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November 18, 2018

Heat can be fatal

We are in the middle of the hottest period of the year. Heat waves are common in Myanmar during the months of March, April and May, in the daytime as well as at night.
Authorities have alerted the people these days to be aware of the health hazards posed by the heat that causes the body to lose water through sweating, along with changes in blood viscosity and salt levels.
Multiple studies have found that heat waves are happening more frequently, while cold spells have declined in urban areas in the last 40 years.
Extreme heat can cause heat-related illnesses, such as heat stroke and exhaustion, which can result in increased mortality rates. It can also exacerbate existing health conditions. Heat stress occurs when the body absorbs more heat than is tolerable.
In southern Asia, mortality is likely to rise with the thermometer. Researchers have established a direct link between global warming and heat-related deaths from killer heat waves.
A tiny rise of 0.5°C in mean summer temperatures in India or another comparable tropical developing nation could result in a 146 per cent rise in mass deaths from the heat.
Average temperature increases by the end of the century for the Asian sub-contintent, the Middle East and Africa are likely to be at least 2.2°C and could be as high as 5.5°C. Although the heat wave prediction for India is based on a statistical model, the model itself is based on half a century of carefully-measured temperature, heat wave and heat-related mortality data.
The message is that even moderate increases in mean temperature will have negative effects on human health. And for the poorest – and in India more than 300 million people live on an income of less than US$1.25 a day – the effects could be fatal. The impact of global climate change is not a spectra on the horizon. It’s real, and it’s being felt now all over the planet.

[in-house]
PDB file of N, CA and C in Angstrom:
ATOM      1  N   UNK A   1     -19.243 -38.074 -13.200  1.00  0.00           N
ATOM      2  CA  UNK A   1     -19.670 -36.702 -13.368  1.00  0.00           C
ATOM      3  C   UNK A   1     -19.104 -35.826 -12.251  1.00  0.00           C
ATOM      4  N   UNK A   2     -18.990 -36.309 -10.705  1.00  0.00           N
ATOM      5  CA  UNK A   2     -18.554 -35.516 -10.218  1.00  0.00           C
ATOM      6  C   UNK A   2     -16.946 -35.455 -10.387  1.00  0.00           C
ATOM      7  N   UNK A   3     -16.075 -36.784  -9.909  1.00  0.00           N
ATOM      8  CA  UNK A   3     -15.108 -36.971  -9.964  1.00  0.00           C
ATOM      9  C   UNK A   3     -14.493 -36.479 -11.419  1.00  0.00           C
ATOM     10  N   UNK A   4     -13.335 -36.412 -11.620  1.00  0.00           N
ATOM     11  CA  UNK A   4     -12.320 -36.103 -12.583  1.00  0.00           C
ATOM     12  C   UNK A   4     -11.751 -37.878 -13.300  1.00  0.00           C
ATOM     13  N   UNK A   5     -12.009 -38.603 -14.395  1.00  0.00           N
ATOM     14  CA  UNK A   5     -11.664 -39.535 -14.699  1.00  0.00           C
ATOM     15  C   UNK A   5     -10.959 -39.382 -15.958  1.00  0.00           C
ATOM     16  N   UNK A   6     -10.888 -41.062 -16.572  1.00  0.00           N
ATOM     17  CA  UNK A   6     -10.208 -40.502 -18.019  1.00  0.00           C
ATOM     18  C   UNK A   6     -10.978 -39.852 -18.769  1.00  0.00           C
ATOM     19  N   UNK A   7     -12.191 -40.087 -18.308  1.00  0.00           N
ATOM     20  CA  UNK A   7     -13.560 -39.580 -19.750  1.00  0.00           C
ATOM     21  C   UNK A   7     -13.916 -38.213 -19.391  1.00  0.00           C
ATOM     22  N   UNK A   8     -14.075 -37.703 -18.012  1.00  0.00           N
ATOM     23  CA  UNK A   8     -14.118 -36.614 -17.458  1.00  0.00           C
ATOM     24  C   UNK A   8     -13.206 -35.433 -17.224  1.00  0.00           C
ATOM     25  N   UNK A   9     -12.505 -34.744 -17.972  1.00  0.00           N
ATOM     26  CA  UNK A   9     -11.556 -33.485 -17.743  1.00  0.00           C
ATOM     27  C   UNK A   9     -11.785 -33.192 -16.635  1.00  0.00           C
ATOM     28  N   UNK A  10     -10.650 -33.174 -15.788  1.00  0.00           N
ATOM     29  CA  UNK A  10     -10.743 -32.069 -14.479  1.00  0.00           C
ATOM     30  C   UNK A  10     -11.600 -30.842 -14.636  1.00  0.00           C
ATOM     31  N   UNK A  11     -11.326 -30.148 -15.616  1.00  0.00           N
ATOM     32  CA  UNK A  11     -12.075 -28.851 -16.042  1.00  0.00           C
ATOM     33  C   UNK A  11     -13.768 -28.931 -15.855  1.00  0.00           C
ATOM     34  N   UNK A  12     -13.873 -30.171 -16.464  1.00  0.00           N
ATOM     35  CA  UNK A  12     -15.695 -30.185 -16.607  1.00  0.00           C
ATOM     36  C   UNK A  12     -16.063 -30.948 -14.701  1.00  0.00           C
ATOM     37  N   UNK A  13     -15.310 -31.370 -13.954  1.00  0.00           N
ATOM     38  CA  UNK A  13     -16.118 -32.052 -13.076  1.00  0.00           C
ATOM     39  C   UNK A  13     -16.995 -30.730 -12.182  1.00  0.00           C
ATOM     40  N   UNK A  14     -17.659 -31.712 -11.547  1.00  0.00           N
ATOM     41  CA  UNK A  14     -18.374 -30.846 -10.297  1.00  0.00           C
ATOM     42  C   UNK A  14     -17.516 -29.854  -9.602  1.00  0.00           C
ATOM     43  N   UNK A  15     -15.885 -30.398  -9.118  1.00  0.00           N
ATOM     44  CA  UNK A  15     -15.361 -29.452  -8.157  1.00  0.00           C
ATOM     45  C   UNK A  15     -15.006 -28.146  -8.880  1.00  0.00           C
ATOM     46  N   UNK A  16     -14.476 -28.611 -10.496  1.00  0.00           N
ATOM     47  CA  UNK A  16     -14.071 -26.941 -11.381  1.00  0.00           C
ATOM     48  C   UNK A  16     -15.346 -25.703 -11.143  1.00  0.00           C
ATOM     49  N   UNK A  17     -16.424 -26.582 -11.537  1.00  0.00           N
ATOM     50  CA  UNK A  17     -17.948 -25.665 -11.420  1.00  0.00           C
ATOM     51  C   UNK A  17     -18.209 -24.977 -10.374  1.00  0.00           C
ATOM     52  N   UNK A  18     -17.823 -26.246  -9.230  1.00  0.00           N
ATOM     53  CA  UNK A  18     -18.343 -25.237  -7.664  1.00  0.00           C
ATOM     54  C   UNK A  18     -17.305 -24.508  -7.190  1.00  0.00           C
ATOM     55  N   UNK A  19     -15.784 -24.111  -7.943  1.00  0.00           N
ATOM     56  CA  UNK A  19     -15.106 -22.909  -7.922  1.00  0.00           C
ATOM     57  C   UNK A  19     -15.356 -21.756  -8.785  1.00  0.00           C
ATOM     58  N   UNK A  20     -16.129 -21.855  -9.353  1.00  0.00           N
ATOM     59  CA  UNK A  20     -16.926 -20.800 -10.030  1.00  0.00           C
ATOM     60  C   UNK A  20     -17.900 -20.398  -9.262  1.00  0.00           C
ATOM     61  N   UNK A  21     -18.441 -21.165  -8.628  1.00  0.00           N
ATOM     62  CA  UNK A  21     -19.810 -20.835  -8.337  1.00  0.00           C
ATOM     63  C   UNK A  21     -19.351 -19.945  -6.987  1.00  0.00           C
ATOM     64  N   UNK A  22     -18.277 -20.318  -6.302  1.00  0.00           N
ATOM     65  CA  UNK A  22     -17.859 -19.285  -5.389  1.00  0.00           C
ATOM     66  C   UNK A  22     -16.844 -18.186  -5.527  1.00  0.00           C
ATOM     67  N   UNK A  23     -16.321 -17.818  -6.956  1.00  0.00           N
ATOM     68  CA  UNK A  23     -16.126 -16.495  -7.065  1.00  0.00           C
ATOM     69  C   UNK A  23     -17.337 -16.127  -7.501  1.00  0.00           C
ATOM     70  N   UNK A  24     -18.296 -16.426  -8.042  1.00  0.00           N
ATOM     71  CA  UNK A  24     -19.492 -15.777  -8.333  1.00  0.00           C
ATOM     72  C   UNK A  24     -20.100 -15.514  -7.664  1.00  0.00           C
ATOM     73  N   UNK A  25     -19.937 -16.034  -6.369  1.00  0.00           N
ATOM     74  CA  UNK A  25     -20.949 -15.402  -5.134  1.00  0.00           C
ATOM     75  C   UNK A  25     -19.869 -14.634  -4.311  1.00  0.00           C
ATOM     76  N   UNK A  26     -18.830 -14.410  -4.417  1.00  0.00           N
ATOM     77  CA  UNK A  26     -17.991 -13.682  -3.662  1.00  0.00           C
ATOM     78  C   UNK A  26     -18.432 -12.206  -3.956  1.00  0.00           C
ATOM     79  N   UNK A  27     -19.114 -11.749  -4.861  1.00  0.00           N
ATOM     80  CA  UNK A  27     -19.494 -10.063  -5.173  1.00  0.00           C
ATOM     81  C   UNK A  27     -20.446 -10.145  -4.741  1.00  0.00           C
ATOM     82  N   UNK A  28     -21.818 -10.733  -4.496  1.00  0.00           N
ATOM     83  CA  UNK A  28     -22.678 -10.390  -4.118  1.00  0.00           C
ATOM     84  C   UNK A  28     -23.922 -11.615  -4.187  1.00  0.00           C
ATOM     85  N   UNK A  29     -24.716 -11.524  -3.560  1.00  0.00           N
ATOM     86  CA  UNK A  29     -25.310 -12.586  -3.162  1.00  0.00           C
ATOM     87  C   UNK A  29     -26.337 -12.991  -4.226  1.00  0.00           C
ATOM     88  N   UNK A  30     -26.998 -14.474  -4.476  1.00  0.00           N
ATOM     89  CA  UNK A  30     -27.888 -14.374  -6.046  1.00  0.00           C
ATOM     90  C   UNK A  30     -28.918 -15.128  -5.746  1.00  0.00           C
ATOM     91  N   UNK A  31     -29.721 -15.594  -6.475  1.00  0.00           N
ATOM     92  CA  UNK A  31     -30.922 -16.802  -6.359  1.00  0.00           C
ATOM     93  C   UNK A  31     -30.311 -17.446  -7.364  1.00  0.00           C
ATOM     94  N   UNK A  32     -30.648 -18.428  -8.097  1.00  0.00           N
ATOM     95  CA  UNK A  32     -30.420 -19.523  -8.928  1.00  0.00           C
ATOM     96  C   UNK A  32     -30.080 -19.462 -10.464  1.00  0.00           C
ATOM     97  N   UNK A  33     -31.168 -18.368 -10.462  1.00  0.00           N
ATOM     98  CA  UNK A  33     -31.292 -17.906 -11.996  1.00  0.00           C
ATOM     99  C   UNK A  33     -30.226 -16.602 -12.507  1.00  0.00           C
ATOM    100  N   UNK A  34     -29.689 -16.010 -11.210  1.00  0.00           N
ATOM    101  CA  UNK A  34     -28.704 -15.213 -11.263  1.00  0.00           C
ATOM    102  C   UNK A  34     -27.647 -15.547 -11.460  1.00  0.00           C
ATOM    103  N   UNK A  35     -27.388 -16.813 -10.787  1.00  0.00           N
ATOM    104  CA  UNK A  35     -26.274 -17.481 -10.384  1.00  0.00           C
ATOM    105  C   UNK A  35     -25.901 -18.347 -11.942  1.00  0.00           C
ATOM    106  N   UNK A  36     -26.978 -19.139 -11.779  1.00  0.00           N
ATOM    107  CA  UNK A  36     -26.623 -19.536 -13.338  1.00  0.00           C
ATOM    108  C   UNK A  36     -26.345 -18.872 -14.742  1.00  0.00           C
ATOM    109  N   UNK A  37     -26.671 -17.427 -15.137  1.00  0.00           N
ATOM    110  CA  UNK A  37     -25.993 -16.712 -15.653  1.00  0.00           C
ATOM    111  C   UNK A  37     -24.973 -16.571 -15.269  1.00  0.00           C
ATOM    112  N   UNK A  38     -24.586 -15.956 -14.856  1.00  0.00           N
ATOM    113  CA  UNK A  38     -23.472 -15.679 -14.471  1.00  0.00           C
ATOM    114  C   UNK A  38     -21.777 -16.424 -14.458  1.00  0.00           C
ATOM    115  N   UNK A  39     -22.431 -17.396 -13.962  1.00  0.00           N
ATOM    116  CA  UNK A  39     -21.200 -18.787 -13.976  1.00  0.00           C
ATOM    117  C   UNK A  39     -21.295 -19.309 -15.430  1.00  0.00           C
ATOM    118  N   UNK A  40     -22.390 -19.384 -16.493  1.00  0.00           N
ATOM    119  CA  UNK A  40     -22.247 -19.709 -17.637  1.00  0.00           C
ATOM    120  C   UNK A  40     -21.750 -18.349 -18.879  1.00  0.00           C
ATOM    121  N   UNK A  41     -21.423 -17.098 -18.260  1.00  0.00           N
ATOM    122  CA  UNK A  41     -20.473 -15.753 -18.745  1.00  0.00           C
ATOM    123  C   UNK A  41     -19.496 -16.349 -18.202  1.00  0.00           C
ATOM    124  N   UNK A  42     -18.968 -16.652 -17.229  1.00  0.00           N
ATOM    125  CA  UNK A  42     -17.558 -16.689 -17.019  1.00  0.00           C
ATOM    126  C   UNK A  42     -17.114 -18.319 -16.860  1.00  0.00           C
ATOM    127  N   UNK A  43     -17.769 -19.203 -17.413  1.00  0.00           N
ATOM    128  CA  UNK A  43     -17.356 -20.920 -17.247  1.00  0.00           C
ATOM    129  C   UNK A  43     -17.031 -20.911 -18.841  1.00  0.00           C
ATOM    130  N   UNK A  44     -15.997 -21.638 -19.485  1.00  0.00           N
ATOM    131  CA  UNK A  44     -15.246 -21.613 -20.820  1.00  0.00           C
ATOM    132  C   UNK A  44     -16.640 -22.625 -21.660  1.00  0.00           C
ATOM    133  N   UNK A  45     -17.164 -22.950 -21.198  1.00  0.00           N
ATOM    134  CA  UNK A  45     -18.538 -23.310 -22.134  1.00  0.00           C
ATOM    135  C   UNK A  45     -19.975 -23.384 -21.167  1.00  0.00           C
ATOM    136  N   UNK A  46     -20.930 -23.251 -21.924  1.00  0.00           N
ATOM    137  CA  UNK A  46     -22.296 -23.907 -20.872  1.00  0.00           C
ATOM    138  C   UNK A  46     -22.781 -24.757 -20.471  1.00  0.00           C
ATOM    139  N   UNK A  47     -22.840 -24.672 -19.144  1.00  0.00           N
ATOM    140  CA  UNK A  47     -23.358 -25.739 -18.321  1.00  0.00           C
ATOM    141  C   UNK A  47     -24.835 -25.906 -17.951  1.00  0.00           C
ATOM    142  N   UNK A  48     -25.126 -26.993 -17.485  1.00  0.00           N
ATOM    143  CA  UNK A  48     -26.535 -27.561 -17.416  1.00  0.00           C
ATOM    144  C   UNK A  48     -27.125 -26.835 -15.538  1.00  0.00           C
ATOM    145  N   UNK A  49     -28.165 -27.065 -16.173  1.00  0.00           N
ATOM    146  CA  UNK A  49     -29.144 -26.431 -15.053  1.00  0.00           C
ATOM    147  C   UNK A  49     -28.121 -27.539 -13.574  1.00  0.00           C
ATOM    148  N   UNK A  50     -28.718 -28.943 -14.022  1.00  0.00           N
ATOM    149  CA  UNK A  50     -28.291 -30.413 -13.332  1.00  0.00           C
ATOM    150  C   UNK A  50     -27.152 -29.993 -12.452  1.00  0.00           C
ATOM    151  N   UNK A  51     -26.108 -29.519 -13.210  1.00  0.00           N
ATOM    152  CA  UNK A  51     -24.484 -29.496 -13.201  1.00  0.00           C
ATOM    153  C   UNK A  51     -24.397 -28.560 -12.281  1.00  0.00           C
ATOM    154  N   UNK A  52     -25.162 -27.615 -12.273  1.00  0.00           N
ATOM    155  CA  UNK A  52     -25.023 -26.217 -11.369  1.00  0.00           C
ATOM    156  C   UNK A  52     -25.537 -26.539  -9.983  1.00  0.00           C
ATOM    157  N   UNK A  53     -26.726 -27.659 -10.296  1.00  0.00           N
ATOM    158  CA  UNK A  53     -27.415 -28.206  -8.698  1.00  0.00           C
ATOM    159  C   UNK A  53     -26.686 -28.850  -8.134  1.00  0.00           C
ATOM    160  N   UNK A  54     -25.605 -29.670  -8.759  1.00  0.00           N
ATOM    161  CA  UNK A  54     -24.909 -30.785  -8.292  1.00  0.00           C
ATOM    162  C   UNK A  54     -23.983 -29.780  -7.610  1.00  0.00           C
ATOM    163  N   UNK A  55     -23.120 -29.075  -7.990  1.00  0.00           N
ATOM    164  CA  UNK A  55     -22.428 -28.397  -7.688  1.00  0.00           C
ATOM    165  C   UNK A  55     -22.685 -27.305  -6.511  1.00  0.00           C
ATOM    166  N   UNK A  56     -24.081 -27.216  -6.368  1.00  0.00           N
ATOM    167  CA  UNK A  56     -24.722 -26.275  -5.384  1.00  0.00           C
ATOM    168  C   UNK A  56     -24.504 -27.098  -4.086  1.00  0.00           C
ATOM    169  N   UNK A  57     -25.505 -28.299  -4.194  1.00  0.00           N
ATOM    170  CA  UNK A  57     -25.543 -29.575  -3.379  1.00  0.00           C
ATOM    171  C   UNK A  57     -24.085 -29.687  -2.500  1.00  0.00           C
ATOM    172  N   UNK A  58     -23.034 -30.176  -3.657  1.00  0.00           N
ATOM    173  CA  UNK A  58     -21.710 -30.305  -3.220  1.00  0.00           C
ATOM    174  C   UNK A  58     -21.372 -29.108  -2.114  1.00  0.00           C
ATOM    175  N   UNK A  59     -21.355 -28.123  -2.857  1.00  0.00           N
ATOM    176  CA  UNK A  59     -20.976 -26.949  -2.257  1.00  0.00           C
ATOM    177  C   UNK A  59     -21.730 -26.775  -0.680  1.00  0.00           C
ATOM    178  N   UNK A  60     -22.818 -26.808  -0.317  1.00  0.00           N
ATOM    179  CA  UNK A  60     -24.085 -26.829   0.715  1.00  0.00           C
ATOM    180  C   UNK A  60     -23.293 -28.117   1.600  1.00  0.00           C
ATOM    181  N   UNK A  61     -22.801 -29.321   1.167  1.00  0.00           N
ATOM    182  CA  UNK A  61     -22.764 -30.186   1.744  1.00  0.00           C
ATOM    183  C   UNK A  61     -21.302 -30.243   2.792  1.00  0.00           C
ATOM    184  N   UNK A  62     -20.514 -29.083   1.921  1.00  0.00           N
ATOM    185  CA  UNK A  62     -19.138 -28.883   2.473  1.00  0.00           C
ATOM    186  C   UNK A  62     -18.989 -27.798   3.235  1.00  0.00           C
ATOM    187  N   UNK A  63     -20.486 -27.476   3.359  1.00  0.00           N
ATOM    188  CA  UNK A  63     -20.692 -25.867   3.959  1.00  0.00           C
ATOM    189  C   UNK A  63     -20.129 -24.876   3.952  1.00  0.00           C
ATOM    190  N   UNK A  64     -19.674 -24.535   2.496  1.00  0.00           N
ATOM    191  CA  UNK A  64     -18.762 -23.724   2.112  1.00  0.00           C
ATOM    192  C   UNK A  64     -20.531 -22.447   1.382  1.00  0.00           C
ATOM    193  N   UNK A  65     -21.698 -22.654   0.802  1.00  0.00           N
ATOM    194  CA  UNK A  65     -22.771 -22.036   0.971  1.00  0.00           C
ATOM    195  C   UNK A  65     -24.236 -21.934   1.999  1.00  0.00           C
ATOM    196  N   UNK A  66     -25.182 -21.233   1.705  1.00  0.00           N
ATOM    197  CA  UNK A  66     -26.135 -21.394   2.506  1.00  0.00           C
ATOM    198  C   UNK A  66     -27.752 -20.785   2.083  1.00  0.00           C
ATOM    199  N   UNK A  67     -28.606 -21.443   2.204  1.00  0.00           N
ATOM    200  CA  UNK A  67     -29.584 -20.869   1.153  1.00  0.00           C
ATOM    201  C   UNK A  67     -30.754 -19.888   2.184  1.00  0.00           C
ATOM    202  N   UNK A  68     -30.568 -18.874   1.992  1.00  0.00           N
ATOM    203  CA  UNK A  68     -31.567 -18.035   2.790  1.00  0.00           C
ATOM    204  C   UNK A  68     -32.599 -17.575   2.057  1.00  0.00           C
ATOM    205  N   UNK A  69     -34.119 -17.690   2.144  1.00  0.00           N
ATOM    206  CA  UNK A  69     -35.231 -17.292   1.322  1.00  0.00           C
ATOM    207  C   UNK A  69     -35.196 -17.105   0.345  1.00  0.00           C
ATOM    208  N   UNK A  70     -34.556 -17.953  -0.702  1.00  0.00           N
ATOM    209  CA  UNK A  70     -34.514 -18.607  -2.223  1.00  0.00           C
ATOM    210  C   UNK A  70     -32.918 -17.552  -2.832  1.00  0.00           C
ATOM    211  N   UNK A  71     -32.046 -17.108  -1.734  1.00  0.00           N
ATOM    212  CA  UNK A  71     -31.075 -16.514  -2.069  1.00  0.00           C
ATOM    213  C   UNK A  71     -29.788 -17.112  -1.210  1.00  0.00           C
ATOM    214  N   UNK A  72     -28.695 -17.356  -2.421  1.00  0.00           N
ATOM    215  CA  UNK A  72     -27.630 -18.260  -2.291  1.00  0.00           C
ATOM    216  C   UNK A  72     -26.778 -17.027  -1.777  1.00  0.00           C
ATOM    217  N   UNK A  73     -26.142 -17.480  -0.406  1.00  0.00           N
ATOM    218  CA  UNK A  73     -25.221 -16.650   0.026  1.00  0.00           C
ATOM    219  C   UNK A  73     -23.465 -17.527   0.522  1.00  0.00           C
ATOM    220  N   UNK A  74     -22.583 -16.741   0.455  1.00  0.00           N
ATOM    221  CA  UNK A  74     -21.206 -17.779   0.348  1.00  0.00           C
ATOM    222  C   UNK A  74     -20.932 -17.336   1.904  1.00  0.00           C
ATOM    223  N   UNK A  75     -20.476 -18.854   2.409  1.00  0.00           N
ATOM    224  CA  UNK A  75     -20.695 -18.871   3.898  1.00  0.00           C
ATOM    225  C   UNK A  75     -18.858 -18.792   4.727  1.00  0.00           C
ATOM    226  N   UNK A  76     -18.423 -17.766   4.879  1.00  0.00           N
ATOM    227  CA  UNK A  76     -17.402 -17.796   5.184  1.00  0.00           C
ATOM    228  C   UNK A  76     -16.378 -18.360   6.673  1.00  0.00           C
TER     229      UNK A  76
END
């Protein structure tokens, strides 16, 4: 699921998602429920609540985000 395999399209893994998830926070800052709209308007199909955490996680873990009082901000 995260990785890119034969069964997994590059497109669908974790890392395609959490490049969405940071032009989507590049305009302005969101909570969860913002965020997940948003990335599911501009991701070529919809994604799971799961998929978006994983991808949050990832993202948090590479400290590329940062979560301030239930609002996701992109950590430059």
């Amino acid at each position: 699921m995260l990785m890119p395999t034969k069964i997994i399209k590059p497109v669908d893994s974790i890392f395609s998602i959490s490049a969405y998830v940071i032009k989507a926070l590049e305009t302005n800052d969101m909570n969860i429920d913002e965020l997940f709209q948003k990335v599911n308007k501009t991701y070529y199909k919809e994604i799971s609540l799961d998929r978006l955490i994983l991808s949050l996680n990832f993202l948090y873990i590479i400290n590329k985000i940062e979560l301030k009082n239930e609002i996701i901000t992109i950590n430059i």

“It’s particularly alarming that the adverse effects are pummelting the world’s most vulnerable populations.”
It is estimated that between 15,000 and 19,000 people died during France’s heat wave of 2003, while the United States’ Centers for Disease Control and Prevention (CDC) said some 600 Americans died every year from exposure to extreme heat between 1999 and 2010.
New populations in the world will become heat-stressed while those already exposed to dangerous levels of heat will be subject to harmful conditions more often, scientists say.
With global warming, evil effects of disasters including increasing temperature are threatening the safety of our planet year by year.
Now, we are suffering the consequences of climate change, and the disasters it brings cannot be avoided. What we can do is educate ourselves on the effects of extreme heat, be aware of health hazards and take steps to keep our body temperature down by drinking water, seeking shade and avoiding strenuous physical exertion.

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